MapReduce Meets FineGrained Complexity: MapReduce Algorithms for APSP, Matrix Multiplication, 3SUM, and Beyond
Abstract
Distributed processing frameworks, such as MapReduce, Hadoop, and Spark are popular systems for processing large amounts of data. The design of efficient algorithms in these frameworks is a challenging problem, as the systems both require parallelismsince datasets are so large that multiple machines are necessaryand limit the degree of parallelismsince the number of machines grows sublinearly in the size of the data. Although MapReduce is over a dozen years old~\cite{dean2008mapreduce}, many fundamental problems, such as Matrix Multiplication, 3SUM, and All Pairs Shortest Paths, lack efficient MapReduce algorithms. We study these problems in the MapReduce setting. Our main contribution is to exhibit smooth tradeoffs between the memory available on each machine, and the total number of machines necessary for each problem. Overall, we take the memory available to each machine as a parameter, and aim to minimize the number of rounds and number of machines. In this paper, we build on the wellknown MapReduce theoretical framework initiated by Karloff, Suri, and Vassilvitskii ~\cite{karloff2010model} and give algorithms for many of these problems. The key to efficient algorithms in this setting lies in defining a sublinear number of large (polynomially sized) subproblems, that can then be solved in parallel. We give strategies for MapReducefriendly partitioning, that result in new algorithms for all of the above problems. Specifically, we give constant round algorithms for the Orthogonal Vector (OV) and 3SUM problems, and $O(\log n)$round algorithms for Matrix Multiplication, All Pairs Shortest Paths (APSP), and Fast Fourier Transform (FFT), among others. In all of these we exhibit tradeoffs between the number of machines and memory per machine.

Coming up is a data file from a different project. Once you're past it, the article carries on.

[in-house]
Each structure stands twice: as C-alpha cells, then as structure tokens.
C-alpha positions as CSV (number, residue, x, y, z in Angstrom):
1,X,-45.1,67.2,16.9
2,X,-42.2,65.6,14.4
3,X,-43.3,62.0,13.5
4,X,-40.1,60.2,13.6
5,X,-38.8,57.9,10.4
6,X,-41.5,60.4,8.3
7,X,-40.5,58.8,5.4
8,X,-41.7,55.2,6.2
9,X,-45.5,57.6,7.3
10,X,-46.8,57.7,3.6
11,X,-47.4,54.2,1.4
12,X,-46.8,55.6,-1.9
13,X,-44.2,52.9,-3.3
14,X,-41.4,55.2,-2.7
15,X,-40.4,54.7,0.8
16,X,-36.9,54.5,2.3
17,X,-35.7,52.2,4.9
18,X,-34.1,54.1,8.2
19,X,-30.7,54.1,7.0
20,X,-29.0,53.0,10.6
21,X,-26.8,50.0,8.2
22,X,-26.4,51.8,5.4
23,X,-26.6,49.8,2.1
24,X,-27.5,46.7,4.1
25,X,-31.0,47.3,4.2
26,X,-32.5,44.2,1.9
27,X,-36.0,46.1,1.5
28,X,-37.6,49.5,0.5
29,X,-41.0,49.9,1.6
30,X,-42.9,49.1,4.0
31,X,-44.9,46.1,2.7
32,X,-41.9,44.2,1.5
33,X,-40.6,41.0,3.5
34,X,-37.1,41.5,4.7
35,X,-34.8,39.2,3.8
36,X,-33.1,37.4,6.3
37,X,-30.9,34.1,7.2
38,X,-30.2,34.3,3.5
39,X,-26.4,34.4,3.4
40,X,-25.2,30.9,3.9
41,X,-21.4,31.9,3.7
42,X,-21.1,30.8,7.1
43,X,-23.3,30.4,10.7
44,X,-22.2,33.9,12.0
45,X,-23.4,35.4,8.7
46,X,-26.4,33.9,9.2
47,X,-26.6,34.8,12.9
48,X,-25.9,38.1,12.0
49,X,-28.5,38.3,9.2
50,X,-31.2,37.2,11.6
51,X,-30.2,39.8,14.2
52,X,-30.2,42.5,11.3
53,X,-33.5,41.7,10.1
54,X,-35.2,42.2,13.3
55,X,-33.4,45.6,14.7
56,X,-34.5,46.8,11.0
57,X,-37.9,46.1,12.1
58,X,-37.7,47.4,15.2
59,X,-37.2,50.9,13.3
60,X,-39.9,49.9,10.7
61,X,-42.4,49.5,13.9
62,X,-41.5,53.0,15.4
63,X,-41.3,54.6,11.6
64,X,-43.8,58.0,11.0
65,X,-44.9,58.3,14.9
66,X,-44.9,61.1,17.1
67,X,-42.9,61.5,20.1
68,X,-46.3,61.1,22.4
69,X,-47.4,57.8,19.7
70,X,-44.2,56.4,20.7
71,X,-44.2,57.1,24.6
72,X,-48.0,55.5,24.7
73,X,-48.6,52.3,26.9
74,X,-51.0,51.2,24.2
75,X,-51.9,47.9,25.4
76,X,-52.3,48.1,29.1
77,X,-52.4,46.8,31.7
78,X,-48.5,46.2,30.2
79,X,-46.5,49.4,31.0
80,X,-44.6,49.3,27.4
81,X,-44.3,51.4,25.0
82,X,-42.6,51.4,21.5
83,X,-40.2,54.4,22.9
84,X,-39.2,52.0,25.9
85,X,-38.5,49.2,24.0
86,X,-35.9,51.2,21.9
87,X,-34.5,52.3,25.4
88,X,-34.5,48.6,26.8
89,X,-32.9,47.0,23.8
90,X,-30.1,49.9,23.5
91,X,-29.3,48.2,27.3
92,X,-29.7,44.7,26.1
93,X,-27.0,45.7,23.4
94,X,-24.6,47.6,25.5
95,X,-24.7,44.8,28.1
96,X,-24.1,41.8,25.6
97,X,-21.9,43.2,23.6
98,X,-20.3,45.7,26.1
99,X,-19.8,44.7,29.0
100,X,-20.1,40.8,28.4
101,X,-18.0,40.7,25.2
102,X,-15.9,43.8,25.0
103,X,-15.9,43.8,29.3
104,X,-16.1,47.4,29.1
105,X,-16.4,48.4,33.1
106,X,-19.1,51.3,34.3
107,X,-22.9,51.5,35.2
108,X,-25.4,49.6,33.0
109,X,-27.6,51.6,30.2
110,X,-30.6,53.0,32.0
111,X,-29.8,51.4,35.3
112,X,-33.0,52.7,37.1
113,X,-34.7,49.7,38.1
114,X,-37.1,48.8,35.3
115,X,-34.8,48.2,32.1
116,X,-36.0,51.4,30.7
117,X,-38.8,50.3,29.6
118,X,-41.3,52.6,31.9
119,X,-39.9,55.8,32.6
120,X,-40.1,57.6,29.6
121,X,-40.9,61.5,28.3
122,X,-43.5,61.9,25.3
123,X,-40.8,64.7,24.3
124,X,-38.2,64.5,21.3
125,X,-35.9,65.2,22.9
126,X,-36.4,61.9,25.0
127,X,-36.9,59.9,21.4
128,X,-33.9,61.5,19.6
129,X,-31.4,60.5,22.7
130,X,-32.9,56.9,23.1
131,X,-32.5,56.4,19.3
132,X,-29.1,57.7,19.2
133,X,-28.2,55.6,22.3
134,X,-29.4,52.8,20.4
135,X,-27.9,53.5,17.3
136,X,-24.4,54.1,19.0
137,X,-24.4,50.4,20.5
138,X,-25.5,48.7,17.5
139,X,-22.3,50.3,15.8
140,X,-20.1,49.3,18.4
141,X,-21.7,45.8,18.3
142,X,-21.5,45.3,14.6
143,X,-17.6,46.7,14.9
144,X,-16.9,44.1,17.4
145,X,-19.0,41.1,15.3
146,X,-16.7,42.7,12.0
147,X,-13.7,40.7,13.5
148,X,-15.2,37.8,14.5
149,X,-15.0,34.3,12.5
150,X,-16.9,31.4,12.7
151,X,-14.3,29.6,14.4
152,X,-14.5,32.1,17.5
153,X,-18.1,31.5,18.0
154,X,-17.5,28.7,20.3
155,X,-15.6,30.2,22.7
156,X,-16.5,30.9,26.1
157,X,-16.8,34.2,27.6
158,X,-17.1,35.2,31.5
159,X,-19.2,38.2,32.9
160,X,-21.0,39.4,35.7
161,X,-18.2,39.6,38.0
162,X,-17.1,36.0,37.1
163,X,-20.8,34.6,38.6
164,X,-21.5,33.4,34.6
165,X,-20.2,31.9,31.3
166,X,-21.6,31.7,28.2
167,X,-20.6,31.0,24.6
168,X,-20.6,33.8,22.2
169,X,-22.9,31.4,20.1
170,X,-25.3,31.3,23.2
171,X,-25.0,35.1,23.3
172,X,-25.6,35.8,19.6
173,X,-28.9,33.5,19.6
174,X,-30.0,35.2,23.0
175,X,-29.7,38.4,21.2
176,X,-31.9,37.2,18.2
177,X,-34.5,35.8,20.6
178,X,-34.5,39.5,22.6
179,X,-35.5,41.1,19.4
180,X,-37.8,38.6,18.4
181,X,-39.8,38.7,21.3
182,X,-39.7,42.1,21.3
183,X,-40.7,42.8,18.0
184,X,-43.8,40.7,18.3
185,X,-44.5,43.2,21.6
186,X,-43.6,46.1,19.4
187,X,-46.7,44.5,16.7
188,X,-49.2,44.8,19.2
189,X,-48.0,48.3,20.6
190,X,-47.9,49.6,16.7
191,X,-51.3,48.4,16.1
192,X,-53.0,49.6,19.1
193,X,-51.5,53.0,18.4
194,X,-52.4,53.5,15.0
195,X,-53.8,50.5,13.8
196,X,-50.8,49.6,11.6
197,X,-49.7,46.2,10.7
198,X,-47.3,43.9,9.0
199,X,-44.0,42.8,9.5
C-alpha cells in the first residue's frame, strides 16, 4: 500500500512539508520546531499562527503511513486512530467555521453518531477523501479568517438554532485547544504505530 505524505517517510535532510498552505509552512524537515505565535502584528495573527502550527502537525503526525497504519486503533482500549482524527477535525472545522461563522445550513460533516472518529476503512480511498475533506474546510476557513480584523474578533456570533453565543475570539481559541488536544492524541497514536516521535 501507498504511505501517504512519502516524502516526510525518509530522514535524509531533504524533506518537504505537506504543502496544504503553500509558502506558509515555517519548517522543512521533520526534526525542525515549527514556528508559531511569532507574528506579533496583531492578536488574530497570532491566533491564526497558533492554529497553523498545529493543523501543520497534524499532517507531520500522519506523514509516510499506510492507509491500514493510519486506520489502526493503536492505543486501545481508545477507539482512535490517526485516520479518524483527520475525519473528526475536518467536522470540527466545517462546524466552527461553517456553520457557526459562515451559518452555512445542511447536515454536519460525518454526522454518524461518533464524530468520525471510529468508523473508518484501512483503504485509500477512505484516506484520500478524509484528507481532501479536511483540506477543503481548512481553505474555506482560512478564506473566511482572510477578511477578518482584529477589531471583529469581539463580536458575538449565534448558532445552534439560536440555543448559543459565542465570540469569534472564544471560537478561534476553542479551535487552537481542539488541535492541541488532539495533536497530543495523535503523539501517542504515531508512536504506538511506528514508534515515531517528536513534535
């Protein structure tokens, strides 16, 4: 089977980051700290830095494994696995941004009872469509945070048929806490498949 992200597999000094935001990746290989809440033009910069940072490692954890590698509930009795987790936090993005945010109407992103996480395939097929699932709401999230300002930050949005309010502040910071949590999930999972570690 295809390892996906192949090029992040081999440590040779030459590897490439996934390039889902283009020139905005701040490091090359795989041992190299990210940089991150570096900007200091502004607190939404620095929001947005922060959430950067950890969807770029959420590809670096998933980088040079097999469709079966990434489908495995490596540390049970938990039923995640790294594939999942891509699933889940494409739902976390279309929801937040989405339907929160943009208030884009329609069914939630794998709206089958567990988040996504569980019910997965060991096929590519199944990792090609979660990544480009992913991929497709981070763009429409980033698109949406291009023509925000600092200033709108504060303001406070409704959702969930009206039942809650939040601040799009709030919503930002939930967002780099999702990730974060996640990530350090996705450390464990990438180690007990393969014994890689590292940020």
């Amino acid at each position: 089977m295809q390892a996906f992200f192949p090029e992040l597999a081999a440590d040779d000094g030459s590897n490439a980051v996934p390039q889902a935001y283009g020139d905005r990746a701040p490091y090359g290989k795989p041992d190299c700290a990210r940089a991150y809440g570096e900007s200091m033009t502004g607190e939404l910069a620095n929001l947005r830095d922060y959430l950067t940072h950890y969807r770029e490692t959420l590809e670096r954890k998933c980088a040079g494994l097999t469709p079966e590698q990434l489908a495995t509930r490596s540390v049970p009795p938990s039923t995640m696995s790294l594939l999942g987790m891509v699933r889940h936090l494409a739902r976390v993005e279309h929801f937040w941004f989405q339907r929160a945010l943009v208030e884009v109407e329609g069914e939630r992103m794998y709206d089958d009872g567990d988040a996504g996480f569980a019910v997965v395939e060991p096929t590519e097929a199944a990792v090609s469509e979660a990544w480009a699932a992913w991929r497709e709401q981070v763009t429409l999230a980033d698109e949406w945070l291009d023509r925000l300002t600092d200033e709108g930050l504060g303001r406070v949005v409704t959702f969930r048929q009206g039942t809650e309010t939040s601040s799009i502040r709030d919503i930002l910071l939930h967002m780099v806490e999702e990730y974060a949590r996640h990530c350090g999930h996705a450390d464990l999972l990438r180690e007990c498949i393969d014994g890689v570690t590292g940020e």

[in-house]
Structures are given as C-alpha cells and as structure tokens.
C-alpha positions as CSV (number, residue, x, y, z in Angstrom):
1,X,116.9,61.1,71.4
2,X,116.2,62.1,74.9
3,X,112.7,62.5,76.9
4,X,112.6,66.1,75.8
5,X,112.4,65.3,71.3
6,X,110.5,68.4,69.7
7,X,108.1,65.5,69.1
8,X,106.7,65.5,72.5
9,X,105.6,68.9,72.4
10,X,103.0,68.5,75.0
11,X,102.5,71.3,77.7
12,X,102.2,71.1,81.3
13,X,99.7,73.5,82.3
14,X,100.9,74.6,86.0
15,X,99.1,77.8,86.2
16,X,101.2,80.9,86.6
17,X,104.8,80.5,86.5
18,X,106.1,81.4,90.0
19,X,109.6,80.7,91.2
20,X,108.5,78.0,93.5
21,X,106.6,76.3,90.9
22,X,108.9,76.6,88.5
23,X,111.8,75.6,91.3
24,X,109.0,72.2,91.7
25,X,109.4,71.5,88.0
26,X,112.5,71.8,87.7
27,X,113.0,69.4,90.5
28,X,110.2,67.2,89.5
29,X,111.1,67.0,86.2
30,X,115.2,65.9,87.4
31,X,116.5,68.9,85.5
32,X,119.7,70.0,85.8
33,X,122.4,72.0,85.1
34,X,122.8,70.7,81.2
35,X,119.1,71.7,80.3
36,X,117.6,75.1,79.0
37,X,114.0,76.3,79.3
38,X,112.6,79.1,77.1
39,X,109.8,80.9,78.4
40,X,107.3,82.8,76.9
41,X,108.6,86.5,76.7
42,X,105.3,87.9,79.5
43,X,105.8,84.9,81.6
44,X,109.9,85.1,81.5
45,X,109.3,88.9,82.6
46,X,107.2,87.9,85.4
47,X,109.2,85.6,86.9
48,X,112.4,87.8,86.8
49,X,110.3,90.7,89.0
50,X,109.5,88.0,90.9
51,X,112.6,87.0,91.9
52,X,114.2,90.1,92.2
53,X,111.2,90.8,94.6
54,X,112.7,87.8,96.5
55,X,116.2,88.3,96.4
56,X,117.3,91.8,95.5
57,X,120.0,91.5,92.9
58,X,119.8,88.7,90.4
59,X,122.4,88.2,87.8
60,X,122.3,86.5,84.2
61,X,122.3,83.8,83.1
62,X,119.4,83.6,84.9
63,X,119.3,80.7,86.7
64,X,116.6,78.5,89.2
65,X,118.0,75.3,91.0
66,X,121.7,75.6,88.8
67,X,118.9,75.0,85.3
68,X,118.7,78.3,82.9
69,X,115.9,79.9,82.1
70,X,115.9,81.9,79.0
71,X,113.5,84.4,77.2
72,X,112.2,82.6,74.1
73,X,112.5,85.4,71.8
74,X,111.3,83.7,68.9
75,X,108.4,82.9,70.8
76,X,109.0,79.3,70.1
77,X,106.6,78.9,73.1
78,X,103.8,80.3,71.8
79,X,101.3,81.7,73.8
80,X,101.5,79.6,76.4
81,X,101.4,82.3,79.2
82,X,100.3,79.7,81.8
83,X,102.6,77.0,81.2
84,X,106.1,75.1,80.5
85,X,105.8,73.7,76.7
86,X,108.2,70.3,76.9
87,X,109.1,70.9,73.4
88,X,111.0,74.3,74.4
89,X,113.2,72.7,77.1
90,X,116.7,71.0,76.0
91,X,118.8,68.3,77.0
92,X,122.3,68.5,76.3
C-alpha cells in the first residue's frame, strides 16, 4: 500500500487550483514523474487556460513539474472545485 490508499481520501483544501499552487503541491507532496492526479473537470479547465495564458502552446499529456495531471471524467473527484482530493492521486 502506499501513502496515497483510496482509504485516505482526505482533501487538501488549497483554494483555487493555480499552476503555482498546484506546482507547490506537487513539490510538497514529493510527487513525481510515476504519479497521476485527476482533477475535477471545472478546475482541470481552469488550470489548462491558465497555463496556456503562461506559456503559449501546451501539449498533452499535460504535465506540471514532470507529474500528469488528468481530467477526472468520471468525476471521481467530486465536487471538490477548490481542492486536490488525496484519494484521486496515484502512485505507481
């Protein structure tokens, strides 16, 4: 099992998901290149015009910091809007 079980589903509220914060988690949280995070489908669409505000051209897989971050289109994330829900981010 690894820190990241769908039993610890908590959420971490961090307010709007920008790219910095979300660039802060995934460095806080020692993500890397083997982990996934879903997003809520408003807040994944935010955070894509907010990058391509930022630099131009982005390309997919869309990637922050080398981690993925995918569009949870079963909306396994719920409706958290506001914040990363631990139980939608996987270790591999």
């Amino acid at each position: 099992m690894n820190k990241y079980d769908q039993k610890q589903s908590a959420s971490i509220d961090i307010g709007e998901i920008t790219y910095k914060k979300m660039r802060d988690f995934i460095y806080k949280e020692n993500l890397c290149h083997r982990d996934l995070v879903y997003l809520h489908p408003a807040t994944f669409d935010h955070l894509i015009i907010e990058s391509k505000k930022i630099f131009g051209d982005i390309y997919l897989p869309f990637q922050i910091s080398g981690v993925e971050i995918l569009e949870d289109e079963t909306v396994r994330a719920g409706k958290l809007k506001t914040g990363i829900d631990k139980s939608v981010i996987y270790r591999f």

Publication:

arXiv eprints
 Pub Date:
 May 2019
 arXiv:
 arXiv:1905.01748
 Bibcode:
 2019arXiv190501748H
 Keywords:

 Computer Science  Data Structures and Algorithms